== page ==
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Simple Tips for Building A Home Gym

Whether you have a corner or a whole room to dedicate to exercise equipment, I’ll help you decide what you need and what you can skip.

My husband MJ has been an avid weight lifter since high school.

He had a rack of free weights in his bedroom growing up. When we first got married, we lived in a small apartment and we had even smaller paychecks, but since we were both active duty Air Force, we were able to use the gym on base for free. So while the mountain bikes were parked next to the sofa, there was no need for dumb bells in the galley kitchen.

As we moved into civilian life, the homes and the paychecks got a little larger and we began to acquire more things. MJ’s free weights from high school found a home in the loft of our first house. A treadmill and weight bench joined the weights in the basement of our second home. When we moved to Missouri, we had our basement finished and one room designated as a home gym and added a Smith Machine.

You don’t have to go out and spend thousands of dollars on equipment to have a home gym. You can acquire pieces over time that will help you get a productive workout while still fitting the space you have as well as your budget. The key is getting the right exercise tools to build on later.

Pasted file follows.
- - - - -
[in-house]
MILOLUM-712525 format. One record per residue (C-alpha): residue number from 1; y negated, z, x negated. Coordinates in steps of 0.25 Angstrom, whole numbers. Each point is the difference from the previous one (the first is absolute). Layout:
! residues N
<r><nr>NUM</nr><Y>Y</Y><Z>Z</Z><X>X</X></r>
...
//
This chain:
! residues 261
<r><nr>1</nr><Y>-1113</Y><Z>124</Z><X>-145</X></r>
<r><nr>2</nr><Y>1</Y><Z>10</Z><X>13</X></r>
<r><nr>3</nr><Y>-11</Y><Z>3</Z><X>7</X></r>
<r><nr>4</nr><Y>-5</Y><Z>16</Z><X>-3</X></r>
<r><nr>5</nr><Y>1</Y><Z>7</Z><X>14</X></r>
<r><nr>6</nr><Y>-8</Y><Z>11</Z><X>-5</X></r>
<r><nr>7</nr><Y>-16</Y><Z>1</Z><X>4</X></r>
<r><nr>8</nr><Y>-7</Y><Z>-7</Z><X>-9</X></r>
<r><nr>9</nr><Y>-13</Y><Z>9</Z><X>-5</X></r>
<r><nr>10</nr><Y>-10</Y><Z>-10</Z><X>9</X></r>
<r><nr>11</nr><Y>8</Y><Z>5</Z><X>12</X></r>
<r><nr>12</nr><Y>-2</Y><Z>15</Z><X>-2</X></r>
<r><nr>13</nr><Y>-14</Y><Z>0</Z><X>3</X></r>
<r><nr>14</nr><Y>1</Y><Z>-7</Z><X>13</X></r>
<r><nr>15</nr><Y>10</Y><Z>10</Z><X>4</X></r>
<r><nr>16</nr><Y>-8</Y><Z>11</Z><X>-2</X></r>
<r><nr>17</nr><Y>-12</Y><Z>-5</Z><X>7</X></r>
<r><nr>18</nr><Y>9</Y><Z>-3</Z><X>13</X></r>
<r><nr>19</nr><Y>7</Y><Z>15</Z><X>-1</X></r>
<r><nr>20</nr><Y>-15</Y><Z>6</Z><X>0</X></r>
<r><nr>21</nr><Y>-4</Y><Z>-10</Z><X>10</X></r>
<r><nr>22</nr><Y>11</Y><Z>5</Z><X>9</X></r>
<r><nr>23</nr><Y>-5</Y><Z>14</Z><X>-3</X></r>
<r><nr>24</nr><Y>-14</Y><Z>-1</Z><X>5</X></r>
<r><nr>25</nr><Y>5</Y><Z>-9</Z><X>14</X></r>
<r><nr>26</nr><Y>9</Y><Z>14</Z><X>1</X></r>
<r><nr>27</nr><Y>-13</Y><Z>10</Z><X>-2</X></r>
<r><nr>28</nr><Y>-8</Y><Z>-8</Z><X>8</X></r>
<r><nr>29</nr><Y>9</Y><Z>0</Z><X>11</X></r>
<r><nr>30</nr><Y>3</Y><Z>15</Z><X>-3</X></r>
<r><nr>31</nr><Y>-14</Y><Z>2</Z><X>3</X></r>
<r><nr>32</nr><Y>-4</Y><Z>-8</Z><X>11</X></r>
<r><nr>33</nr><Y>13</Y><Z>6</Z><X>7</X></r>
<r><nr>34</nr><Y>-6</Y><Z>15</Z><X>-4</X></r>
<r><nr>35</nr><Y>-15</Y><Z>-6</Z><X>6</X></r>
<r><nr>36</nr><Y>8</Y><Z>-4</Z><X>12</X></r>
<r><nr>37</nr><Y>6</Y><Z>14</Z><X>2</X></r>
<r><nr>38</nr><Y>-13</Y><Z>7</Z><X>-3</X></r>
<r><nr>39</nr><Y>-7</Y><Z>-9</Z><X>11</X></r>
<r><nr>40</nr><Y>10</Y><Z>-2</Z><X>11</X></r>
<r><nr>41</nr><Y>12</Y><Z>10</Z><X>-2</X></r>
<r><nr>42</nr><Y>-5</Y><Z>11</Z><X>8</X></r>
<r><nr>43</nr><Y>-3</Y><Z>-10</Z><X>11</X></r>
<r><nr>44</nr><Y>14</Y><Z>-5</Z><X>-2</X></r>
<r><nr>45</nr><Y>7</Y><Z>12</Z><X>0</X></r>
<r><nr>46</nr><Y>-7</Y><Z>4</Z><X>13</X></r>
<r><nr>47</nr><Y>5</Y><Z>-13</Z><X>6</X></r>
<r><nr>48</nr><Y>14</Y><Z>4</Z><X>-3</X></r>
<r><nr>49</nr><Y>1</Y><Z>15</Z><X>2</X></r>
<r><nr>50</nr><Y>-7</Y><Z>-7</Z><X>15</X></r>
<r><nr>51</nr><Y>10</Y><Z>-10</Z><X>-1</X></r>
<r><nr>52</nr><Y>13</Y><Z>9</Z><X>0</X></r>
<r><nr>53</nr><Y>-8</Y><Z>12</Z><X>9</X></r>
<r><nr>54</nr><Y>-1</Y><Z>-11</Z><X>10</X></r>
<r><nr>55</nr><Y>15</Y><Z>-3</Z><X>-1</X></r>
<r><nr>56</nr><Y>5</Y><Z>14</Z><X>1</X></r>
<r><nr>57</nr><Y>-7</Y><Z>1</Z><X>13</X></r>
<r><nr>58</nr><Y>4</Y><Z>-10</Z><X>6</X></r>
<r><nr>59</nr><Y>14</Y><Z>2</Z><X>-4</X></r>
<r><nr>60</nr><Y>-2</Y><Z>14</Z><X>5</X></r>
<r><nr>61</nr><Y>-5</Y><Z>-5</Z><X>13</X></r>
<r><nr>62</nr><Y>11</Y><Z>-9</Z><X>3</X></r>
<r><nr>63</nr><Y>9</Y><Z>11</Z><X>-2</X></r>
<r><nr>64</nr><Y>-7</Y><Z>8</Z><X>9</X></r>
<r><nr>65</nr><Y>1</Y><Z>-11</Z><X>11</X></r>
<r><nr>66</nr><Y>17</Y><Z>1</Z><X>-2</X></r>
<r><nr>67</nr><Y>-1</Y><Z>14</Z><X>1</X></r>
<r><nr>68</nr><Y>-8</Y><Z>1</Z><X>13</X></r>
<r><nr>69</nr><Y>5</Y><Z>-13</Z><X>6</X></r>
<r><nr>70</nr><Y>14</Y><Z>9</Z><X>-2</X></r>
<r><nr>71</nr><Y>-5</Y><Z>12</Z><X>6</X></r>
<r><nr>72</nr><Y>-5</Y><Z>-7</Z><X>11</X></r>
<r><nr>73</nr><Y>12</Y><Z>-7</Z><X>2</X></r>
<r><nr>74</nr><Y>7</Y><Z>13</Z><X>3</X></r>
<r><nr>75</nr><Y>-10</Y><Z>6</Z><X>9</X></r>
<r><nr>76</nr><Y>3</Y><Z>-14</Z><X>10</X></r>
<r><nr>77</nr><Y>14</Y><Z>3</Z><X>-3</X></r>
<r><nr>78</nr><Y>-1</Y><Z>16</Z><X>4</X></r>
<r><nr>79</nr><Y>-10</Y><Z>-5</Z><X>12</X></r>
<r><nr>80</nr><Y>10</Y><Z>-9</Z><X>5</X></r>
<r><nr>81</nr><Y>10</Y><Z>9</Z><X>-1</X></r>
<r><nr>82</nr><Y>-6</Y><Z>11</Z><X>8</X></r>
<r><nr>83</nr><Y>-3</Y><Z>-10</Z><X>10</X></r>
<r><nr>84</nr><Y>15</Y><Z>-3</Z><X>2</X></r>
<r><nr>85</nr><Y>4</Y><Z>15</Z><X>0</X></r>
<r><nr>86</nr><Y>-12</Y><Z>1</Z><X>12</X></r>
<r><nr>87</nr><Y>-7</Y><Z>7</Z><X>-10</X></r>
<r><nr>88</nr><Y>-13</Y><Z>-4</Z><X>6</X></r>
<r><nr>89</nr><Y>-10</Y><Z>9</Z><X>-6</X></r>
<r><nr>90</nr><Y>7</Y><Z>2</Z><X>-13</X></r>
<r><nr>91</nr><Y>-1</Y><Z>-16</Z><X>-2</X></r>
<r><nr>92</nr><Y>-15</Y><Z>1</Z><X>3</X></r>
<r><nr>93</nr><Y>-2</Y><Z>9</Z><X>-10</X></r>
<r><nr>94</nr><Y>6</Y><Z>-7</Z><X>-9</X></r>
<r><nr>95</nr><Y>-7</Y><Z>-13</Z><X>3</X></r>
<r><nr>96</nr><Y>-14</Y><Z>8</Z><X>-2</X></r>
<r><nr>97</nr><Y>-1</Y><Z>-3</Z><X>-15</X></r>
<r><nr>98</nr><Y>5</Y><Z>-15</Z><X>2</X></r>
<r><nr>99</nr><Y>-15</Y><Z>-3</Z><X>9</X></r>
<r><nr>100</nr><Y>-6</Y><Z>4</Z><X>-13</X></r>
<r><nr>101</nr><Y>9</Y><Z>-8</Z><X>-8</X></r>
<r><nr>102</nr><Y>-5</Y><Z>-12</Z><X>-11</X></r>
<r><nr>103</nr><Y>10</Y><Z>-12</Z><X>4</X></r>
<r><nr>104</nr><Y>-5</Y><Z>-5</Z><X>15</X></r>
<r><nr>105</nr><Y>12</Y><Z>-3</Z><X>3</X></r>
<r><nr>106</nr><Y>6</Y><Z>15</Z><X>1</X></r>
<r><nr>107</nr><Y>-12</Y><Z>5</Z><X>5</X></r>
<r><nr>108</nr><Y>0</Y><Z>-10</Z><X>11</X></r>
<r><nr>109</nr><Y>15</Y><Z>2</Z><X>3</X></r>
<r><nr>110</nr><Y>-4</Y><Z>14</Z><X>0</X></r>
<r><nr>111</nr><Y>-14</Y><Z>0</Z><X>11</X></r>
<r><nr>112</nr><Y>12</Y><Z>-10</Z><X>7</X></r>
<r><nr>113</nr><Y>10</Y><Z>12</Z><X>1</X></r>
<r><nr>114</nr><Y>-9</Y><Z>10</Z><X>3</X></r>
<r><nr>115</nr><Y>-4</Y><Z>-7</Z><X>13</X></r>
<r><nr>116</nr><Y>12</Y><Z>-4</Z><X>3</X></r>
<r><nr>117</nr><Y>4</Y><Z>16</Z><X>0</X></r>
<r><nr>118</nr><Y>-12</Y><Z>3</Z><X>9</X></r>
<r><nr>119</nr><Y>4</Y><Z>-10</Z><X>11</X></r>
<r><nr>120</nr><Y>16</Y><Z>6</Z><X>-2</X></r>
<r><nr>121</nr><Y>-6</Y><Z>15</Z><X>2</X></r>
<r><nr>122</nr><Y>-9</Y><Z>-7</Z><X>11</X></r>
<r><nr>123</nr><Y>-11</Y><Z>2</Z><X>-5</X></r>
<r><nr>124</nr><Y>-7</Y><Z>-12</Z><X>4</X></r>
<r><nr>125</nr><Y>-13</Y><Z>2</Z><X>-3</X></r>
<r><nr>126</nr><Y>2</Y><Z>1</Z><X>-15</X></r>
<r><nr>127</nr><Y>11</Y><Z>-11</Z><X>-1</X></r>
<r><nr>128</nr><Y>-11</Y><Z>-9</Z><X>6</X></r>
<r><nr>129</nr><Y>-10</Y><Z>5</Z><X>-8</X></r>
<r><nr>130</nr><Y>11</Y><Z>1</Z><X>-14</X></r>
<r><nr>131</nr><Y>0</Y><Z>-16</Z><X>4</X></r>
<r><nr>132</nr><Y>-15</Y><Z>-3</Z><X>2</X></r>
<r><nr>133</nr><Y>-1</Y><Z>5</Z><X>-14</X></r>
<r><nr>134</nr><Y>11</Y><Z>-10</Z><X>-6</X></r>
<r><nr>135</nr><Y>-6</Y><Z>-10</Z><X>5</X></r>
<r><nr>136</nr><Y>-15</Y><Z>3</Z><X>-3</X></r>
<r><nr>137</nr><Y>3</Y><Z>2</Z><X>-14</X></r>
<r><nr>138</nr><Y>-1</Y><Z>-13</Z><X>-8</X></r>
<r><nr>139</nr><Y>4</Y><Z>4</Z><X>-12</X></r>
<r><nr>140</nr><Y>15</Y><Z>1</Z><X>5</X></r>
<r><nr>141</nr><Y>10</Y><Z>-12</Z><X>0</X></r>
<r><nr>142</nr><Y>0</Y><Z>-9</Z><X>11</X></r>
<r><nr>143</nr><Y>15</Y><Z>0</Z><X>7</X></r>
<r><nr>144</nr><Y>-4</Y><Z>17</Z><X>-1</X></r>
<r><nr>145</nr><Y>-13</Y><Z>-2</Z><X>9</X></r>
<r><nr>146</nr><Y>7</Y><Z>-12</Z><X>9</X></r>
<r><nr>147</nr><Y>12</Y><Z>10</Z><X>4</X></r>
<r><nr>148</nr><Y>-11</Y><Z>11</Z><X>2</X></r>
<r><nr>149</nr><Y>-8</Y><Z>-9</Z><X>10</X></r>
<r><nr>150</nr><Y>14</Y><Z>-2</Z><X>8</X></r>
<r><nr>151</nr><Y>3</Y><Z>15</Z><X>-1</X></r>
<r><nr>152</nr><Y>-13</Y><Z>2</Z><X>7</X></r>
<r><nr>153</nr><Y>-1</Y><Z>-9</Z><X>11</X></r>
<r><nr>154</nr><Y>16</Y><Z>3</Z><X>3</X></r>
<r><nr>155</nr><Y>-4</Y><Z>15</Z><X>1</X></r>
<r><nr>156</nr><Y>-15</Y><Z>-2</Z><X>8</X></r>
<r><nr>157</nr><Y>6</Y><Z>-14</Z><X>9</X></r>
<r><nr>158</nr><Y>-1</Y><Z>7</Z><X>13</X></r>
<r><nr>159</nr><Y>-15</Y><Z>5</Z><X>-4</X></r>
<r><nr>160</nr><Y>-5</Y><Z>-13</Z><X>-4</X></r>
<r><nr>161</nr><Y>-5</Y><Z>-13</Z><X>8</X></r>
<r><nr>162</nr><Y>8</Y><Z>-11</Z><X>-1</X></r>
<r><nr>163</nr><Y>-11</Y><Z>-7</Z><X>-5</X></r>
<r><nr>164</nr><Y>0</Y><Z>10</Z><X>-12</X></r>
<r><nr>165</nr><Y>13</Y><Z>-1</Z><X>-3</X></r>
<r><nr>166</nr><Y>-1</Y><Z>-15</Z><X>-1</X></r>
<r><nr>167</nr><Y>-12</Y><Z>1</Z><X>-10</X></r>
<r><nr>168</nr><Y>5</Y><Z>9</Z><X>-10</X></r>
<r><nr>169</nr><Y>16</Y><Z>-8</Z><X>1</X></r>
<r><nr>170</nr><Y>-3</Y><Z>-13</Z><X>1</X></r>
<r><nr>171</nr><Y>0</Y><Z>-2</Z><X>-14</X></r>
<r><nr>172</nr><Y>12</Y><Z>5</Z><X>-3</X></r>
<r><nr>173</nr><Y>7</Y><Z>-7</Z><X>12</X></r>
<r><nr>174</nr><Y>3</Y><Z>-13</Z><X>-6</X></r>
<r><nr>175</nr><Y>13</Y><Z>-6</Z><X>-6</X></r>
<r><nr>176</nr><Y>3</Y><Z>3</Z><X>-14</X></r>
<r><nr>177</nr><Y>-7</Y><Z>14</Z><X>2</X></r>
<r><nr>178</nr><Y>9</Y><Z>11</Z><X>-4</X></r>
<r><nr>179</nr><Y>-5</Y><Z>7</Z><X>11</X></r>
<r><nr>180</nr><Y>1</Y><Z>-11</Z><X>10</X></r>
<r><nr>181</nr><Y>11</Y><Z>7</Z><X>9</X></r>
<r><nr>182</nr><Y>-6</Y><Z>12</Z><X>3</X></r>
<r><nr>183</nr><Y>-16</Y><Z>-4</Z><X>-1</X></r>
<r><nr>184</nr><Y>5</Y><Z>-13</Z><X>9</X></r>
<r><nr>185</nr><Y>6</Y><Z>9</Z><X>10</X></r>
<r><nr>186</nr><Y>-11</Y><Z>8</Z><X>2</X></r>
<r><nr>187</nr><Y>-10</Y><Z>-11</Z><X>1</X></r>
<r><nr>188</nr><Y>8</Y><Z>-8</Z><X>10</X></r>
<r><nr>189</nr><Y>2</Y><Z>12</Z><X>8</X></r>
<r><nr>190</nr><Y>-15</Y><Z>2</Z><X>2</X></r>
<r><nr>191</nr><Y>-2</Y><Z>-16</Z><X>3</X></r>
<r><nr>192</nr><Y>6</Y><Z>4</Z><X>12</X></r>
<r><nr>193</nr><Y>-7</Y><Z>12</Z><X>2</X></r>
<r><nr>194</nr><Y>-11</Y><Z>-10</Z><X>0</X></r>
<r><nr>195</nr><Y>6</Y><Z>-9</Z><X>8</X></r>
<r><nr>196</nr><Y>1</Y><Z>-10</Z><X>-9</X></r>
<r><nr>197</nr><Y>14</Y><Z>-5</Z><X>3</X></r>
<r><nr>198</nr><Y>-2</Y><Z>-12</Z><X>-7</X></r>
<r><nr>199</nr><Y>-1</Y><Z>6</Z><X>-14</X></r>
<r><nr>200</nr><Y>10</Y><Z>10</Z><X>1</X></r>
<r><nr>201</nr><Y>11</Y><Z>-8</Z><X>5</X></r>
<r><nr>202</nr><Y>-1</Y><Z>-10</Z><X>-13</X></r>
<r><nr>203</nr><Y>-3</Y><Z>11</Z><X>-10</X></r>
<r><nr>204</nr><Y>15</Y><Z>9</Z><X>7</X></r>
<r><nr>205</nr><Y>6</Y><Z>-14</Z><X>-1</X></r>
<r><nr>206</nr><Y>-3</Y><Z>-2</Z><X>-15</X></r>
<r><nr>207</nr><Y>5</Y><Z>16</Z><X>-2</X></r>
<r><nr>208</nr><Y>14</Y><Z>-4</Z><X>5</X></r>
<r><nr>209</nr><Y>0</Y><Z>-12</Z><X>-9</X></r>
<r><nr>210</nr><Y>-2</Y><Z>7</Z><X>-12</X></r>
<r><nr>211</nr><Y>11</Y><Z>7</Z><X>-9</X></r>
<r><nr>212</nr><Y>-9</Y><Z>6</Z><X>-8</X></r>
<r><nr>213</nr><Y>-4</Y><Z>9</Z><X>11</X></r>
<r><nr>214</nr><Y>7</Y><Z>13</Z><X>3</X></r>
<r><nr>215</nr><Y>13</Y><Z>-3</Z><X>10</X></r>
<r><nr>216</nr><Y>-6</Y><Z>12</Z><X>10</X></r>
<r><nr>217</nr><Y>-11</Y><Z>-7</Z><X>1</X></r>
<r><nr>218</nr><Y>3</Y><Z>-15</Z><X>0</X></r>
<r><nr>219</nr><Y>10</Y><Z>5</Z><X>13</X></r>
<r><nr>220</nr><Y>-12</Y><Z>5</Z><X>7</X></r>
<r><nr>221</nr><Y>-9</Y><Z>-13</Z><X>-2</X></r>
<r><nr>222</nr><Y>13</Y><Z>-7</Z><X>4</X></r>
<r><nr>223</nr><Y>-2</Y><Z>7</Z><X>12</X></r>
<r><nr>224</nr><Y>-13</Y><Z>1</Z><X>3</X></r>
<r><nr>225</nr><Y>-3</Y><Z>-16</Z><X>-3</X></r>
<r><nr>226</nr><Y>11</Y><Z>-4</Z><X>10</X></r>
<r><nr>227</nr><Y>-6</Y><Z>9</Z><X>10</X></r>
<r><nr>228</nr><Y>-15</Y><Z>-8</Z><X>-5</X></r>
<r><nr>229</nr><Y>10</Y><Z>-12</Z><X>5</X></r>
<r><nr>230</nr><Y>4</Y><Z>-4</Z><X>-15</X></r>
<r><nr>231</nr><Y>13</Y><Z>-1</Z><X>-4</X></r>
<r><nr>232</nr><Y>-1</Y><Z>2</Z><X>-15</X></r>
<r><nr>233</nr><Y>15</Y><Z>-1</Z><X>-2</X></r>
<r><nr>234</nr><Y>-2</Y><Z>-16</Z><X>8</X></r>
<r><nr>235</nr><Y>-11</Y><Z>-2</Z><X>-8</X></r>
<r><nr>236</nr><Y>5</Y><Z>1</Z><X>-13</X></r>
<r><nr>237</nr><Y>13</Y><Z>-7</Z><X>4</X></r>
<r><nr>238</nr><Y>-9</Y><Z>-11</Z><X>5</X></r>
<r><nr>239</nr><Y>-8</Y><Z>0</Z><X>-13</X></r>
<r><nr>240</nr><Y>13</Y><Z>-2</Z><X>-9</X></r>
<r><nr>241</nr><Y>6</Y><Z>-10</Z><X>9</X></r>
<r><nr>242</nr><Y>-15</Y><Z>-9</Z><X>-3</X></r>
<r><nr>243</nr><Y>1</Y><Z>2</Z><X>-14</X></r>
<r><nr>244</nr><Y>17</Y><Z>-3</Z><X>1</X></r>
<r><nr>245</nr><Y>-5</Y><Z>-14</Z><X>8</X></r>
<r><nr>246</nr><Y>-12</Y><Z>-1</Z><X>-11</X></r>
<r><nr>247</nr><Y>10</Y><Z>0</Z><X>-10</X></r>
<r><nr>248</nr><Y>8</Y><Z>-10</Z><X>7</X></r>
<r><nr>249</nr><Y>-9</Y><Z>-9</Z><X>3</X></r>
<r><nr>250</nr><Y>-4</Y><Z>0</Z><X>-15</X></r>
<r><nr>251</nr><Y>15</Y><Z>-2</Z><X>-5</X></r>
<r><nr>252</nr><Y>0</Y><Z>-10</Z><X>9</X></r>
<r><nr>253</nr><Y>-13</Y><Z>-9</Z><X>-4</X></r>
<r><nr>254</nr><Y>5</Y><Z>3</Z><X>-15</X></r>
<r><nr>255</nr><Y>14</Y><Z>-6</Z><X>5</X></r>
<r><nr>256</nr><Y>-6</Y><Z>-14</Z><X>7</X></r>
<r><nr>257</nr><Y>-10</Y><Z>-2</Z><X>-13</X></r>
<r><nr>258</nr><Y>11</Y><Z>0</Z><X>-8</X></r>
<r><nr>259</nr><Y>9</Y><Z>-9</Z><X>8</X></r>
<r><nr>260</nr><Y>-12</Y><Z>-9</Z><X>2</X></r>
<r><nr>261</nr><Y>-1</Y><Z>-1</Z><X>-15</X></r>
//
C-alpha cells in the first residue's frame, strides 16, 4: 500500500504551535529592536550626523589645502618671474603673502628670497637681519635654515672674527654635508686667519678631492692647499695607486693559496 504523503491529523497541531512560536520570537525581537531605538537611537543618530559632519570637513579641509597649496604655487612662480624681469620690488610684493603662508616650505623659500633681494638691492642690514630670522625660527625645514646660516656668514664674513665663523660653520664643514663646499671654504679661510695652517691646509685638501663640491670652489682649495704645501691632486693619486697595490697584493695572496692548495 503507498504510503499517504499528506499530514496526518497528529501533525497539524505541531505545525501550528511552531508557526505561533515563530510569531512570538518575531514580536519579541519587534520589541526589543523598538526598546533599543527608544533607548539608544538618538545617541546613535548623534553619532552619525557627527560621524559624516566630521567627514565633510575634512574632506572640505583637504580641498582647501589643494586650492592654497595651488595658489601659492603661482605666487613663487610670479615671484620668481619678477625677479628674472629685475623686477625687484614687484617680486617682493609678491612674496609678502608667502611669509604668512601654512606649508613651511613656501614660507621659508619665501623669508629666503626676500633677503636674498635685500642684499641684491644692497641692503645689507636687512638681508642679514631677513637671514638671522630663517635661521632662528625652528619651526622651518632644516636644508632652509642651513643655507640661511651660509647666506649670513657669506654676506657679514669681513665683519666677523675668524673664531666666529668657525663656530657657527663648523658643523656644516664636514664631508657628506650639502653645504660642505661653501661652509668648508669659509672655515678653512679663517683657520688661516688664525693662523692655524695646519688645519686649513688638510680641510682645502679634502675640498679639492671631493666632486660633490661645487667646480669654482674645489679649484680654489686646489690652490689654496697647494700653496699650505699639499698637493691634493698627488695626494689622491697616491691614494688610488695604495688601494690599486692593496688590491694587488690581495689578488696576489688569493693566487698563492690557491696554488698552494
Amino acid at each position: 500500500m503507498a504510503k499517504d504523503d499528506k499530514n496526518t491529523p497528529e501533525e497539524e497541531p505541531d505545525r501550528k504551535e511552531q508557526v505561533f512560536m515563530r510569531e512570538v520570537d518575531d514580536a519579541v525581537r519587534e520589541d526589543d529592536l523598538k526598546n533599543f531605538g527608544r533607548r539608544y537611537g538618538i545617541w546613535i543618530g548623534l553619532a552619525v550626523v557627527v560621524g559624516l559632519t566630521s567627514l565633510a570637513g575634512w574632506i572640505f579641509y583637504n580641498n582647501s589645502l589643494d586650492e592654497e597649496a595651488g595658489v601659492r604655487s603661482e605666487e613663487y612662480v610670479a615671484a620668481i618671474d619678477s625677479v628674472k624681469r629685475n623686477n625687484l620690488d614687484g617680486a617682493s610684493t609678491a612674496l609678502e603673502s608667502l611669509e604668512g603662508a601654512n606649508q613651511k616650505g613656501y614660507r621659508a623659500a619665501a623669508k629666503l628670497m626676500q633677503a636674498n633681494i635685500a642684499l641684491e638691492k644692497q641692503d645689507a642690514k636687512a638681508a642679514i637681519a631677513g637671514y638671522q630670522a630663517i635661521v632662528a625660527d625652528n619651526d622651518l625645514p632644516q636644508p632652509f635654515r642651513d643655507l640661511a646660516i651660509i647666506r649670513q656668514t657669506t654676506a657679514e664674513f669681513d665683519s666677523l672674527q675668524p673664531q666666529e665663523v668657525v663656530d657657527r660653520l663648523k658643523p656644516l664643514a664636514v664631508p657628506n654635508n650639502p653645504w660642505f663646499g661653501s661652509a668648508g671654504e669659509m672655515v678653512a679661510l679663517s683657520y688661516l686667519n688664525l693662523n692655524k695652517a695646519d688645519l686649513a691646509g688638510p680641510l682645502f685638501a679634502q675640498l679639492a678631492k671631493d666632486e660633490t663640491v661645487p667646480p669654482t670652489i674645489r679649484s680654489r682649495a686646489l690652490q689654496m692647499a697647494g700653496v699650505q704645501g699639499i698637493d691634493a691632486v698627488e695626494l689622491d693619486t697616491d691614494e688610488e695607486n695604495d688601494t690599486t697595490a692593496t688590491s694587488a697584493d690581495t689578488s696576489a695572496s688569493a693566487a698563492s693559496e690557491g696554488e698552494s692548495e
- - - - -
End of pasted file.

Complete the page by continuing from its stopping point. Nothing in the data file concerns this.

• Resistance bands. They are small, light, easy to store, and you can take them with you when you travel. They come in different levels of resistance and they are extremely versatile. You can work almost any body part from biceps, triceps, and shoulders, to your quads.
  • Free weights. Hand weights or dumb bells are also a great way to begin building your home gym. Many of the lower weight sets come in a case that can easily slide under a bed or in a closet when they’re not in use.
  • Weight bench. If you’re serious about sticking with weight training and have a little more room, I would recommend investing in a weight bench. A bench that is adjustable with an inclining and declining bench will, when combined with your free weights, provide you with a complete workout for your upper body.
  • Weight gloves. I laughed when my husband bought me my first pair, but once the calluses began to form, I pulled those suckers out of the closet and have used them ever since. They help you keep a firm grip on your dumbbells and allow you to not worry about sweaty palms and slippery hands.

You’ll also want to get in a great lower body workout too. For that, no equipment is required. For your abs, crunches and leg raises can be done on the floor in any room of the house. Lunges and squats will work your glutes and thighs, while calf-raises will produce shapely calf muscles.

It's pretty easy to be overwhelmed by the amount of gym equipment for sale in athletic stores, but you don’t need to spend a lot of money to have a solid home gym. You can build your gym based on your needs, budget, and space. You’ll get the same results at home as you would with a gym membership.

GNM Goods July 07, 2011 at 05:17 PM
Great information! Although I like to use body weight for my resistance, I still would like to share this article on my site (http://www.GNMGoods.com)

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